SQL Server – Number of Error Log Files

 

Background

Trying to review error logs on one of our SQL Server Instances and discovered that it is likely that the error logs we might have to mine is so far back and we might no longer have it.
And, so took to see if we have properly calibrated the Number of Error Logs Files to keep before rollover.

 

Review

GUI

SQL Server Management Studio ( SSMS )

Screen Shot

configuresqlservererrorlogs

 

Explanation

  1. In the screenshot above we can see that the Number of Errors has not been explicit set and so the system will use the default value of 6
  2. To set it we can check the “Limit the number of error log files before they are recycled” and provide a number to set it to

 

Script

For automation, script is a bit better and here is one …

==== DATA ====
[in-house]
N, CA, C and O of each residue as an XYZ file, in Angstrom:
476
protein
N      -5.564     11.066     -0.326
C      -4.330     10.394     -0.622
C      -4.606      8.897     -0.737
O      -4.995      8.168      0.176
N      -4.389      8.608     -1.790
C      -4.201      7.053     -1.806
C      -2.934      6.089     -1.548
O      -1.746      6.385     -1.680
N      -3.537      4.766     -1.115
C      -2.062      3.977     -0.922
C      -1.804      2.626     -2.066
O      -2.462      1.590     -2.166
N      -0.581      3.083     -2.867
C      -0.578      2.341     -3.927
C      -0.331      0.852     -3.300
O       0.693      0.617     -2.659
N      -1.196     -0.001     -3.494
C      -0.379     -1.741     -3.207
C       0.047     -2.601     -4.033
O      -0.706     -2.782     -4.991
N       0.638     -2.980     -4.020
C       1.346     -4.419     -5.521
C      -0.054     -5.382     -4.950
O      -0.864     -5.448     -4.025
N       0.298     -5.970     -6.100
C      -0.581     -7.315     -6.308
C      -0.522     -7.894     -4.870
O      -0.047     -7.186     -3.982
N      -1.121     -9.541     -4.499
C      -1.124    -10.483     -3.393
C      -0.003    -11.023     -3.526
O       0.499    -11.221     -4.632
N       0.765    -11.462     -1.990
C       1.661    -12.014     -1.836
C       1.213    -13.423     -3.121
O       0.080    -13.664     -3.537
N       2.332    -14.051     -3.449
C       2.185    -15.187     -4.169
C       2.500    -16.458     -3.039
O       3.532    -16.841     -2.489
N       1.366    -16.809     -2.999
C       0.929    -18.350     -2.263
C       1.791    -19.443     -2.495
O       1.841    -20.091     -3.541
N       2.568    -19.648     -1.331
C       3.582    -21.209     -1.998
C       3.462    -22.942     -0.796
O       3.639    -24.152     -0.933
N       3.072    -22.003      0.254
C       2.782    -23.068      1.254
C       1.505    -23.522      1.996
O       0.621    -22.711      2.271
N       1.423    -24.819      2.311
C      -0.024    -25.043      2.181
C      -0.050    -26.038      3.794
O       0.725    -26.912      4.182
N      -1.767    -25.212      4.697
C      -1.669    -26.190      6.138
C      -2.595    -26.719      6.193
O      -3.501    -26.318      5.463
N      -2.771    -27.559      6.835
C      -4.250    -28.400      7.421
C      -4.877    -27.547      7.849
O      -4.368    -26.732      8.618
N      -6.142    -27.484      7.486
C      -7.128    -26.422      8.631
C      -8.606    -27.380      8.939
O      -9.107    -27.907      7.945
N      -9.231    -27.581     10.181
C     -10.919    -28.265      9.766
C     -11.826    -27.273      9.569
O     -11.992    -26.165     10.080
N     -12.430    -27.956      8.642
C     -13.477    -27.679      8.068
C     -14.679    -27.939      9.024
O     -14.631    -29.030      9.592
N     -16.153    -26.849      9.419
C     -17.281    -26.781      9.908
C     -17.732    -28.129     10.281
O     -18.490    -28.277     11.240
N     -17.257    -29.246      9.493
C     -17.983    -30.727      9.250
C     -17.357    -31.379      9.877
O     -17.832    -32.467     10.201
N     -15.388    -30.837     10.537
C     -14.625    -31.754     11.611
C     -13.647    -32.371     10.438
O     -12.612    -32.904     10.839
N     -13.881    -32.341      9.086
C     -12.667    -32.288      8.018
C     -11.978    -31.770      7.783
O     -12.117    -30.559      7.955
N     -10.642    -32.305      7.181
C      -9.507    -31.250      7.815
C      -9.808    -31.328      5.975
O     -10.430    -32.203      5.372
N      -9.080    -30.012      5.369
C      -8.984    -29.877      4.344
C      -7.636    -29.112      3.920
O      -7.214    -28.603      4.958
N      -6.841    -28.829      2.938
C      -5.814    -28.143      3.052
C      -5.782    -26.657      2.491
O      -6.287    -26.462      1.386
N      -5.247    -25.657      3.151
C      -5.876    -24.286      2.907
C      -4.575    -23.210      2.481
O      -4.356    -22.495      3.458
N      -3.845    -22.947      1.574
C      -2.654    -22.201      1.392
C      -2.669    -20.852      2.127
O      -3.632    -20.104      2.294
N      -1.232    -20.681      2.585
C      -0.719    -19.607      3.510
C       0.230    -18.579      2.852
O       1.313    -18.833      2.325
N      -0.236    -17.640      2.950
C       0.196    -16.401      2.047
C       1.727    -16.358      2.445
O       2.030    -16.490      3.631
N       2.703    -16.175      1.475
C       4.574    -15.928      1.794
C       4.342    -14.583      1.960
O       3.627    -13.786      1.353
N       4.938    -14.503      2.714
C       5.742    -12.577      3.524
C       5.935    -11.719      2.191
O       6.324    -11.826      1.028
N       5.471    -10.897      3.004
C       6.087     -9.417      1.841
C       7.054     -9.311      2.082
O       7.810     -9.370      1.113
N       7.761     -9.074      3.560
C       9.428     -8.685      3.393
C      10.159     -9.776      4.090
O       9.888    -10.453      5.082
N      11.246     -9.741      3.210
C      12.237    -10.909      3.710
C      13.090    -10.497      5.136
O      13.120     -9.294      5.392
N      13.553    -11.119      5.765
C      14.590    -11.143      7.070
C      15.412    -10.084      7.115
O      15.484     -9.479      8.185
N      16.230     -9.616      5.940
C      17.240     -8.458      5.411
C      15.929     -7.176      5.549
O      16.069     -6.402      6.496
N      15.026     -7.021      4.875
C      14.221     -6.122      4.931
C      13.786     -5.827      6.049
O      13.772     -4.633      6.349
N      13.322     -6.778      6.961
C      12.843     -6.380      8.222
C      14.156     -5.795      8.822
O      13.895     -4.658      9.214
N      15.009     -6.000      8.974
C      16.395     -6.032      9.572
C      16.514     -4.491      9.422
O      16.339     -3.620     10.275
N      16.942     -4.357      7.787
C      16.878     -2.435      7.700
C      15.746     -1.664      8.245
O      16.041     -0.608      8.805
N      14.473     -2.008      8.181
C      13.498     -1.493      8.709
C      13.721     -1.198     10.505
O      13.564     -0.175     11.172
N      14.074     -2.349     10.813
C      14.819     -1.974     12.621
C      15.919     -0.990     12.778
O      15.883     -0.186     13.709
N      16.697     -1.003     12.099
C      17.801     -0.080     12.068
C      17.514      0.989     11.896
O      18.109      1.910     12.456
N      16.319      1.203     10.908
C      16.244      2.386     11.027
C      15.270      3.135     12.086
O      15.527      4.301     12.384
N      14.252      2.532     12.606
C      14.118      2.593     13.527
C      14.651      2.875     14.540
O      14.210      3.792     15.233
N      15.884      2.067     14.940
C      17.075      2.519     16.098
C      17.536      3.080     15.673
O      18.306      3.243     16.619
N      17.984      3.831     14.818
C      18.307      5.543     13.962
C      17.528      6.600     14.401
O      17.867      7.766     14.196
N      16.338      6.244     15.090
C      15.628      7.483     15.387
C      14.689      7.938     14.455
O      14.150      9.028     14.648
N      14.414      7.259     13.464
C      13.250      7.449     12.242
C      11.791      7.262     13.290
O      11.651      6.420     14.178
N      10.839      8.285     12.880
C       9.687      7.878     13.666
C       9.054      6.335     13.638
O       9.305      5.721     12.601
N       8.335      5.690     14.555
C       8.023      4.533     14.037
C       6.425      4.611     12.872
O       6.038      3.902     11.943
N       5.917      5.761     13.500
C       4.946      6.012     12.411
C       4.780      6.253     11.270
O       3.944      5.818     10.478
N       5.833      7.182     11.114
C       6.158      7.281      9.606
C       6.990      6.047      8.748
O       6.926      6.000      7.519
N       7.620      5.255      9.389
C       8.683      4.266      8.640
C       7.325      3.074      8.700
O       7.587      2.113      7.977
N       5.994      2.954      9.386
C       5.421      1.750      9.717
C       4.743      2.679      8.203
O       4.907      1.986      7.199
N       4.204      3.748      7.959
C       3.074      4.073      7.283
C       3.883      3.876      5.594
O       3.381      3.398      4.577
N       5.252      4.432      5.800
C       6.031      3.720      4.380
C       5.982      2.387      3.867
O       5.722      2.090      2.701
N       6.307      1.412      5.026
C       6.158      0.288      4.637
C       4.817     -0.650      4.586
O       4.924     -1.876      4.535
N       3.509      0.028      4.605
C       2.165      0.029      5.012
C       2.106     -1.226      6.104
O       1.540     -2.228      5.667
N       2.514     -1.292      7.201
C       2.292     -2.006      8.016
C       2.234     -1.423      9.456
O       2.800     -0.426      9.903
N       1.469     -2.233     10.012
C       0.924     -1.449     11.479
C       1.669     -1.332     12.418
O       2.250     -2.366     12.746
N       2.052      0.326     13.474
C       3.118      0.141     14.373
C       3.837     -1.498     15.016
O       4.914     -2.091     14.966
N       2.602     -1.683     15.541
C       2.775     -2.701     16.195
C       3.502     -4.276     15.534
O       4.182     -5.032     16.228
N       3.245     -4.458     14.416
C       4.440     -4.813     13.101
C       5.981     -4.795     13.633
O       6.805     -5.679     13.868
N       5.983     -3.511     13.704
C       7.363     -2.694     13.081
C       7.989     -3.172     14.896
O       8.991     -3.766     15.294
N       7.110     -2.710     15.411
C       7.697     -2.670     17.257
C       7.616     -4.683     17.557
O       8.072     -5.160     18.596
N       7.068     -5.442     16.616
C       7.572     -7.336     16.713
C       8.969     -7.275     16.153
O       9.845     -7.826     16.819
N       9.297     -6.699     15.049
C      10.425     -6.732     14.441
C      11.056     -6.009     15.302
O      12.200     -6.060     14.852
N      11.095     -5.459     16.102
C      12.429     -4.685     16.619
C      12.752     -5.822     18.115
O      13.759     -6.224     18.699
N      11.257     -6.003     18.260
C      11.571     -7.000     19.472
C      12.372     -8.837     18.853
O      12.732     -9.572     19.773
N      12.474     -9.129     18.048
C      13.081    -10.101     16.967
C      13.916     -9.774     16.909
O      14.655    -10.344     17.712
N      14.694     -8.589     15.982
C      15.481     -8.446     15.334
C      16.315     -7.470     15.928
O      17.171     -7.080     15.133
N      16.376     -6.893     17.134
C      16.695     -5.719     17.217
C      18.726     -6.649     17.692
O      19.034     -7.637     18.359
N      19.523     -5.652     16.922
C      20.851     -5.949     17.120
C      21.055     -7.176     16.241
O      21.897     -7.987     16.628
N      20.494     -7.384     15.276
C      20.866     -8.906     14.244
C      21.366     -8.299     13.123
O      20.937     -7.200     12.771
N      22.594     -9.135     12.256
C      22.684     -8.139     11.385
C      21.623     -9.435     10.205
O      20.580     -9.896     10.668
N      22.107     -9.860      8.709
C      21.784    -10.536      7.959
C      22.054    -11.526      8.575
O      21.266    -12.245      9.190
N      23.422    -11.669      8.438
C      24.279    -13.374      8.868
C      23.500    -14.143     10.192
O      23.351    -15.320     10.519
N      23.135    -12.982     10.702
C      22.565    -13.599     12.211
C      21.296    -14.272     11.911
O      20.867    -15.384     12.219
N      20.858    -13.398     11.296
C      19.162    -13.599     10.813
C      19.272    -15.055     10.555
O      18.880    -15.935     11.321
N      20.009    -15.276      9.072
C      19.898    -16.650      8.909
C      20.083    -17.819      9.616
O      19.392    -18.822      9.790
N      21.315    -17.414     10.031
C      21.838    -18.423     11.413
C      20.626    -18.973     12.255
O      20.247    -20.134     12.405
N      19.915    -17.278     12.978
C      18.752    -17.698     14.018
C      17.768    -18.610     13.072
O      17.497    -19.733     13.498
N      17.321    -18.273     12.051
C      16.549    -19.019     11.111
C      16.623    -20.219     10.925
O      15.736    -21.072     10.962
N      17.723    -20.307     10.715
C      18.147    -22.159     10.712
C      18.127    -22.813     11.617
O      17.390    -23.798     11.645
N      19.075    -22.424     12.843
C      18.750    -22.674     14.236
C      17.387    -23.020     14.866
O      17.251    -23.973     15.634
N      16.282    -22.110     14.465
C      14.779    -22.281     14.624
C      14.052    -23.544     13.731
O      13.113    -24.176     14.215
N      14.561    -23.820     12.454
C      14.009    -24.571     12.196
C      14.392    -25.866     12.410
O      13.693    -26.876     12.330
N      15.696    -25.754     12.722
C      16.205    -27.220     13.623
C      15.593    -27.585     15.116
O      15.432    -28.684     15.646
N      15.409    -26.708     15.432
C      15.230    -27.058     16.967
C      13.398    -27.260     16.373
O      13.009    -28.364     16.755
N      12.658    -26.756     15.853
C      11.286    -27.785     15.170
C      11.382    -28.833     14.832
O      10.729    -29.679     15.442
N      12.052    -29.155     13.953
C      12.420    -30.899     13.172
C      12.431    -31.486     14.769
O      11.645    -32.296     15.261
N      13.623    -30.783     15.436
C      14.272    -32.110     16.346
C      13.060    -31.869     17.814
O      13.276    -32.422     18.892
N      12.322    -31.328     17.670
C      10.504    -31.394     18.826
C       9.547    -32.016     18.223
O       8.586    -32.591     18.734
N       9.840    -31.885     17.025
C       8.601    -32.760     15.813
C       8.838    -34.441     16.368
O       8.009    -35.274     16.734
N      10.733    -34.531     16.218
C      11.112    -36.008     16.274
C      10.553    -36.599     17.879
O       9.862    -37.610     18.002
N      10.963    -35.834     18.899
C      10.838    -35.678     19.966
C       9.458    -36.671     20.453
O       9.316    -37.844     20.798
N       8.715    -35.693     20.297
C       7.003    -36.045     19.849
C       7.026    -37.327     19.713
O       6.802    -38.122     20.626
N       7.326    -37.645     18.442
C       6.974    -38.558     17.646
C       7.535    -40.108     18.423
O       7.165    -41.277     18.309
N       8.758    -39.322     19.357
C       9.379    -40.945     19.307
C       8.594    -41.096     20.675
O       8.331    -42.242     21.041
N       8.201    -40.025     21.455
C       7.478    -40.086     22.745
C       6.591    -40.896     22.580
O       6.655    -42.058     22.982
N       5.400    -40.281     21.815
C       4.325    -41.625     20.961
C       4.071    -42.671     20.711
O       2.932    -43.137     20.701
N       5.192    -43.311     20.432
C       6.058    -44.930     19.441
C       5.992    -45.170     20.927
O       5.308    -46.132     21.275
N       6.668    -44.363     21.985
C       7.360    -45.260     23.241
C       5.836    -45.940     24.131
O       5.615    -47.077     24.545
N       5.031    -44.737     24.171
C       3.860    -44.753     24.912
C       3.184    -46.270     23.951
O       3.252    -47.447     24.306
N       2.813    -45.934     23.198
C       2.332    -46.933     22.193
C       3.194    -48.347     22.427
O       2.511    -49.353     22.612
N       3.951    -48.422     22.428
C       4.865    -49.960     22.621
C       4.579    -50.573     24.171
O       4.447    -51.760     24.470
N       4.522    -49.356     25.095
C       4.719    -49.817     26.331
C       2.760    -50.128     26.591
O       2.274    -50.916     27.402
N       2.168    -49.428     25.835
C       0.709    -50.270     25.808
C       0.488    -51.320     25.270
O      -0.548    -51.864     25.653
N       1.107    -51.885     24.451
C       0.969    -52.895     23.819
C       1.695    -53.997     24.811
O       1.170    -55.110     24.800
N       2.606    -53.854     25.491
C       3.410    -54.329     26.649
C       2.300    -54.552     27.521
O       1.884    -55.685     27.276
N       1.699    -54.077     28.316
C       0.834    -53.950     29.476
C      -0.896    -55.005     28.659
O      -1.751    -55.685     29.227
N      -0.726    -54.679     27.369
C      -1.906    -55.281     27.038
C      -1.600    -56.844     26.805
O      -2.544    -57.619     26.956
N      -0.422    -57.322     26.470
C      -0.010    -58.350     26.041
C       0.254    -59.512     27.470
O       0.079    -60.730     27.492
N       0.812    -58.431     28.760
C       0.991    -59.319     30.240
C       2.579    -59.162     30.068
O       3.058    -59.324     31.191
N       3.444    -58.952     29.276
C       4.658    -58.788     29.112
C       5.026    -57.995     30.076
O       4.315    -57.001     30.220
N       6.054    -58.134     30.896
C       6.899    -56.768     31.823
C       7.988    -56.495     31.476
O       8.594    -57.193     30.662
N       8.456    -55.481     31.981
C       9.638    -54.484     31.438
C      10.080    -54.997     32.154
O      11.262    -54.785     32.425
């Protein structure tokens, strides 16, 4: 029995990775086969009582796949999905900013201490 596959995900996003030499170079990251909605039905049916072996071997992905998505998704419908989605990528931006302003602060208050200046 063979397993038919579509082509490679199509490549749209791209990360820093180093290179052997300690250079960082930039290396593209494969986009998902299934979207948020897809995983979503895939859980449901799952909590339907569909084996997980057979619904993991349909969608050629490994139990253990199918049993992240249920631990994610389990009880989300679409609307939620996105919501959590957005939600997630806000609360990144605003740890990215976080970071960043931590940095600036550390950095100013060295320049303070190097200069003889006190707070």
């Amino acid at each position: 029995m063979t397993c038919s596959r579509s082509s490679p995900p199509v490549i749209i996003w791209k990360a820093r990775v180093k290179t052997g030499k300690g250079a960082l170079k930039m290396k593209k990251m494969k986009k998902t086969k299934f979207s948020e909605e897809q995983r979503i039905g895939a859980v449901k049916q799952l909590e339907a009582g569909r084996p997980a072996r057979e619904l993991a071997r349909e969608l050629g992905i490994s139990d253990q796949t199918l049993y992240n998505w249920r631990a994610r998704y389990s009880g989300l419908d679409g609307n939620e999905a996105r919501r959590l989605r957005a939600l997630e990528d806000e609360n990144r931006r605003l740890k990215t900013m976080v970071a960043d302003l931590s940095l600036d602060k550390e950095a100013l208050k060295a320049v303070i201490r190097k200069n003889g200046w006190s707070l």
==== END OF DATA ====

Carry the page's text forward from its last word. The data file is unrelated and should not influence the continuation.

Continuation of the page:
Code

Stored Procedure

Stored Procedure – errorLog.sp_ConfigureNumberofErrorLogFiles


set nocount on;
go

USE [master]
GO

if schema_id('errorLog') is null
begin
	
	exec('create schema [errorLog] authorization [dbo] ')

end
go

if object_id('[errorLog].[sp_ConfigureNumberofErrorLogFiles]') is null
begin

	exec('create procedure [errorLog].[sp_ConfigureNumberofErrorLogFiles] as ')

end
go

alter procedure [errorLog].[sp_ConfigureNumberofErrorLogFiles] 
(
	  @numberofErrorLogsDesired int = 99
	, @scriptOnly bit = 0
)
as 
begin

	set nocount on;
	set XACT_ABORT on;

	declare @strNumberofErrorLogsCurrent	nvarchar(60)
	declare @iNumberofErrorLogsDefault		int
	declare @iNumberofErrorLogsCurrent		int
	declare @numberofErrorLogsMax			int

	declare @strLog							varchar(120)
	
	/*
		Set default values
	*/
	set @numberofErrorLogsMax = 99
	set @strNumberofErrorLogsCurrent = null
	set @iNumberofErrorLogsDefault = -1
	set @iNumberofErrorLogsCurrent = @iNumberofErrorLogsDefault